A Warm Reception?
The good news about Jesus is based on the bad news about people. We’re sinful, and our sins have separated us from God (Isaiah 59:2). Because of our sin the only thing we deserve from God is His eternal wrath and judgment. In fact, our sin made it necessary for Jesus to suffer unspeakable anguish and die, but God extended His mercy and grace in the person of Jesus, the Prince of Peace. Through faith in Him, we can have peace with God. That is the heart of the good news. God justifies those worthy of judgement through their faith in Jesus:
“But now the righteousness of God apart from the law is revealed, being witnessed by the Law and the Prophets, even the righteousness of God, through faith in Jesus Christ, to all and on all who believe. For there is no difference; for all have sinned and fall short of the glory of God, being justified freely by His grace through the redemption that is in Christ Jesus, whom God set forth as a propitiation by His blood, through faith, to demonstrate His righteousness, because in His forbearance God had passed over the sins that were previously committed, to demonstrate at the present time His righteousness, that He might be just and the justifier of the one who has faith in Jesus” (Romans 3:21-26).
Yes, the Lord has made man in His image, and He loves us with an everlasting love. Yes, we are of inestimable value. Yet, as image bearers we’ve been corrupted by sin, and that sin separates us from a holy, perfect, and righteous God.
The gospel makes a statement about the inherent condition of man: we are not good. This flies in the face of a common perception that man is inherently good. Have you ever asked someone why God will let them into heaven? In witnessing to people through the years, I have posed this question. Not surprisingly, many have responded God will let them into heaven because they are basically good people. But the reality is there are no good people! Jesus Himself said that only God is good (Mark 10:18).
No, we are not good. We are sinful. David wrote, “Behold, I was brought forth in iniquity, and in sin my mother conceived me” (Psalm 51:5). In Jeremiah 17:9 the prophet stated, “The heart is deceitful above all things, and desperately wicked; Who can know it?”
We understand clearly the message of the good news of God is couched in the bad news that something is terribly wrong with people. The natural man doesn’t want to hear that we are born into and live in a state of depravity.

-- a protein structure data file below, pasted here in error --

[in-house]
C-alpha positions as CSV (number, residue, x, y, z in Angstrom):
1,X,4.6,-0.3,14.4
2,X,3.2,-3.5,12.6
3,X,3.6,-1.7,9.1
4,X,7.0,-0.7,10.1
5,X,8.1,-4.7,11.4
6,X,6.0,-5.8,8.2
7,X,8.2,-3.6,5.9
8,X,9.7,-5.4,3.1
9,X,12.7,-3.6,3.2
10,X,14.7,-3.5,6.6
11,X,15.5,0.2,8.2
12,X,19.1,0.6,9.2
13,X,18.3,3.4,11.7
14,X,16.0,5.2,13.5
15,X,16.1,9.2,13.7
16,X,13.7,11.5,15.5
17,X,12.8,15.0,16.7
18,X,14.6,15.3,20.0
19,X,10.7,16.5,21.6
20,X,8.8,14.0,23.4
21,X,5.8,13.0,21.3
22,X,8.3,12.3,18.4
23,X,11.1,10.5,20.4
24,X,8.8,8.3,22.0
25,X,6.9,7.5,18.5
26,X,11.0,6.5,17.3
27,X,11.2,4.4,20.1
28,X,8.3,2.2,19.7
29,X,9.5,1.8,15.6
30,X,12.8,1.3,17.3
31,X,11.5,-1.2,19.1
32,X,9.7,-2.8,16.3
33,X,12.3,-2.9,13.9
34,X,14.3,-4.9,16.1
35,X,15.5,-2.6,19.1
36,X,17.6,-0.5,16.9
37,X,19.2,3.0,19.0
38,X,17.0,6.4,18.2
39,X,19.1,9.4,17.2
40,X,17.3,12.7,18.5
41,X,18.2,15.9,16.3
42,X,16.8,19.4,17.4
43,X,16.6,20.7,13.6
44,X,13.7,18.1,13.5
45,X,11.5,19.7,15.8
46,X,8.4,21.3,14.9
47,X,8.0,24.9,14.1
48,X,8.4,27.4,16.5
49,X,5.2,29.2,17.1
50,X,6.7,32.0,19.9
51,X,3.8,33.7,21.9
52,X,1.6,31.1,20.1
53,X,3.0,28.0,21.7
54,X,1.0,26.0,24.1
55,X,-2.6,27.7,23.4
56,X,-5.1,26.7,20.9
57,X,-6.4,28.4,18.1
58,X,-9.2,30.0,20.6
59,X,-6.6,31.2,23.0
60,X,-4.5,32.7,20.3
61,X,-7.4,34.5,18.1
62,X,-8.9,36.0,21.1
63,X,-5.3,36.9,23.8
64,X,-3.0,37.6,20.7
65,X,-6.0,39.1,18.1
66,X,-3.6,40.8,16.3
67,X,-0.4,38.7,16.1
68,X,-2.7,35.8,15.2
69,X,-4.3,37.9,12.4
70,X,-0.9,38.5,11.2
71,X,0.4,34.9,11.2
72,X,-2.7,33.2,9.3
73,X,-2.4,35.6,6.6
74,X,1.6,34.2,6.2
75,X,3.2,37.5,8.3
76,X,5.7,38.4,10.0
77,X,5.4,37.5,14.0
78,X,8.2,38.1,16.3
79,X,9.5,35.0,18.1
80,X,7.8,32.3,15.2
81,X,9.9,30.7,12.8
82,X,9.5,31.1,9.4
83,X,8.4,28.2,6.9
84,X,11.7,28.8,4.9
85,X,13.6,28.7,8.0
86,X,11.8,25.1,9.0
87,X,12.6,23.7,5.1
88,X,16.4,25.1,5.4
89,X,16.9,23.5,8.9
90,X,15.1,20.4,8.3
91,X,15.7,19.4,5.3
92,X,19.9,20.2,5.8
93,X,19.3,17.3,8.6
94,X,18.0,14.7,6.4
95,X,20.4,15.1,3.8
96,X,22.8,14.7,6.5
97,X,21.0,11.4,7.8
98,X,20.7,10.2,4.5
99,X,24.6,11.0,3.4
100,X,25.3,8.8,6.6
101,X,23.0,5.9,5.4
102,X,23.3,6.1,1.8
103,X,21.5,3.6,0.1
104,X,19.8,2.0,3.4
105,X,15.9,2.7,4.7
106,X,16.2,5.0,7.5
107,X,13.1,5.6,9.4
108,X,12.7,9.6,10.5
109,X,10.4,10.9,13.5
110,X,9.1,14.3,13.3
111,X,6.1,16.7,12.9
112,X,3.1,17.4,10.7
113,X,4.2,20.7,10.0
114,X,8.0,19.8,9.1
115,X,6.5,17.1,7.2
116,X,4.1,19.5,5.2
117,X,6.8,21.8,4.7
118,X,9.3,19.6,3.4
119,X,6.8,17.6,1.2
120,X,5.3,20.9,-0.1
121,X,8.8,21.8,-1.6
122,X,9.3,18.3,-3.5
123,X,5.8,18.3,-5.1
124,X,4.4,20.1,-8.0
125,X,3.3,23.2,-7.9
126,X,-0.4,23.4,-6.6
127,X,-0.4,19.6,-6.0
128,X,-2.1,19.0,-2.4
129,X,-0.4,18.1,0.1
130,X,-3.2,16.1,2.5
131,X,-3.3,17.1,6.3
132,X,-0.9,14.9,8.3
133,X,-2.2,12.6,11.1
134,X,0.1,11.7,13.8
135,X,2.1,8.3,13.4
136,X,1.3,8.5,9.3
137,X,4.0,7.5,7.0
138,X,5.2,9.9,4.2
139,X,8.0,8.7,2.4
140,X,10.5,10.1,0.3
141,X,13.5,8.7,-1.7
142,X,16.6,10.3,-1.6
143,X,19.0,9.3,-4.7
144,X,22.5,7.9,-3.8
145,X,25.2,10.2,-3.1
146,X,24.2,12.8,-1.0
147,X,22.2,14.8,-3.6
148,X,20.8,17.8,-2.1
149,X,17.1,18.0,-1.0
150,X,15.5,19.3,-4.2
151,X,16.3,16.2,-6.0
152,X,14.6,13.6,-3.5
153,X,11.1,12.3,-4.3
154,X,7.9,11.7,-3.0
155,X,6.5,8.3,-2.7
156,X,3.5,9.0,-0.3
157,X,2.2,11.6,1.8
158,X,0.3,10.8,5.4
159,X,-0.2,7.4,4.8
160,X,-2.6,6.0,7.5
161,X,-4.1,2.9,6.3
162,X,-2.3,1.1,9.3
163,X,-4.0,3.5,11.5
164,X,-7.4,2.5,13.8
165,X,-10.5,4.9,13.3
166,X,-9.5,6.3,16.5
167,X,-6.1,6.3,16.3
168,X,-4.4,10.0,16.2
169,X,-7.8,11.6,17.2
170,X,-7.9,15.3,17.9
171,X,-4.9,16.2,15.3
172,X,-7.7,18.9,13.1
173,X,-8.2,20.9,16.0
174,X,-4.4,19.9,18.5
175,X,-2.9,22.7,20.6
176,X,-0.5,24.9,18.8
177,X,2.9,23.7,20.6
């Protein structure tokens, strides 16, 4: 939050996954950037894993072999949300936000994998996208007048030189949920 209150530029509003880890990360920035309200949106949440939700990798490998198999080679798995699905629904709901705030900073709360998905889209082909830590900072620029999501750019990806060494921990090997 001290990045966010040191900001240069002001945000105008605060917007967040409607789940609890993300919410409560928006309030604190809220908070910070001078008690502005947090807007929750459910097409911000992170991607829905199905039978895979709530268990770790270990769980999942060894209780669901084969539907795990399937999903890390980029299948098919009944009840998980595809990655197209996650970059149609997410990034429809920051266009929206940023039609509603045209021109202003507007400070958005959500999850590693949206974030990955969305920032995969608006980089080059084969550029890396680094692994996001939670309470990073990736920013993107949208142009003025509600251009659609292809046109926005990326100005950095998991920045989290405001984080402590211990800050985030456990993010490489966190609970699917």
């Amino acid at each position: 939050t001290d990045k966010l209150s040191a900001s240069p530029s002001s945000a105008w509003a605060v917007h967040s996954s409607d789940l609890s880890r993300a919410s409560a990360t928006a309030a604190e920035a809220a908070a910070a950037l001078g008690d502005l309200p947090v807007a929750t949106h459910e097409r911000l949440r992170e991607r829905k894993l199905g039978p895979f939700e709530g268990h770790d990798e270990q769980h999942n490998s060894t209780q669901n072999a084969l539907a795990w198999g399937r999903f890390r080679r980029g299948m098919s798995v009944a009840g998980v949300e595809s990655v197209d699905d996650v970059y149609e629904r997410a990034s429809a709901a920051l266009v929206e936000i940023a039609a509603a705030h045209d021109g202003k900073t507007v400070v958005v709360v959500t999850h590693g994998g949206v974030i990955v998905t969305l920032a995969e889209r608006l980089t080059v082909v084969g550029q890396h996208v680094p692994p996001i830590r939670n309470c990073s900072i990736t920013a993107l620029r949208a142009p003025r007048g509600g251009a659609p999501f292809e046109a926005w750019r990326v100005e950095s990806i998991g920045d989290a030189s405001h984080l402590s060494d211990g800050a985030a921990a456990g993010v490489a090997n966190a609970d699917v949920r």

The late British journalist Malcolm Muggeridge put it this way: “The depravity of man is at once the most empirically verifiable reality but at the same time the most intellectually resisted fact.”
Nobody likes to be the object of criticism, but the truth remains.
With this truth crystal clear, how do people grapple with this uncomfortable knowledge about our true spiritual condition as human beings? Well, the natural man’s pride will attempt to reject and rationalize it away, for this blast of reality is not so quickly embraced. The natural man isn’t going to hear that message and respond, “Cool. I see your point. I’m a filthy, rotten sinner who needs saving.” No, this reality will be rejected by the natural man.
On the other hand, a supernatural response, that of humility, is to receive this truth and confess sin before God. Praise God. He can and does move in human hearts and is brings people to a place where we can agree with God about our true condition. With this admission and confession, we can then receive a new life through God’s provision found in the person and work of the Lord Jesus Christ. The Bible says, “Humble yourself in the sight of the Lord and He will lift you up” (James 4:10), and, “He who calls on the name of the Lord will be saved” (Romans10:13). (See also 1 John 1:9, Romans 10:9-10, and John 1:12.)
As we think about our witness in light of these truths, we shouldn’t harbor illusions about the nature of the message and people’s response to it. Many will cringe and reject the gospel. Some will receive, it believe it, and trust in Christ.
The very nature of the gospel message is polarizing. It creates a strong response when presented. Some will respond positively, others negatively, but there will be a response. The Apostle Paul noted, “For the message of the cross is foolishness to those who are perishing, but to us who are being saved it is the power of God” (1 Corinthians 1:18). To illustrate, we need go no further than to examine the gospels and the book of Acts to see how people responded to Jesus and the Apostles as they proclaimed the gospel. It was always mixed, and a powerful mix at that.
As we walk as ambassadors of Christ (2 Corinthians 5:20) entrusted with the message of reconciliation (2 Corinthians 5:19), we are simply called to be faithful to share this message.
We can’t and don’t control how anyone may respond. Our mandate is to share the gospel and allow people the opportunity to hear it and respond, even if that response is rejection.
As Bill Bright, founder of Campus Crusade for Christ (CRU), rightly noted, “Success in witnessing is simply taking the initiative to share Christ in the power of the Holy Spirit, leaving the results to God.”
So, pray God would soften the heart of that precious one with whom you share the gospel, that they would agree with God about their true spiritual condition of depravity and His precious provision of Jesus, and trust in Him. Amen.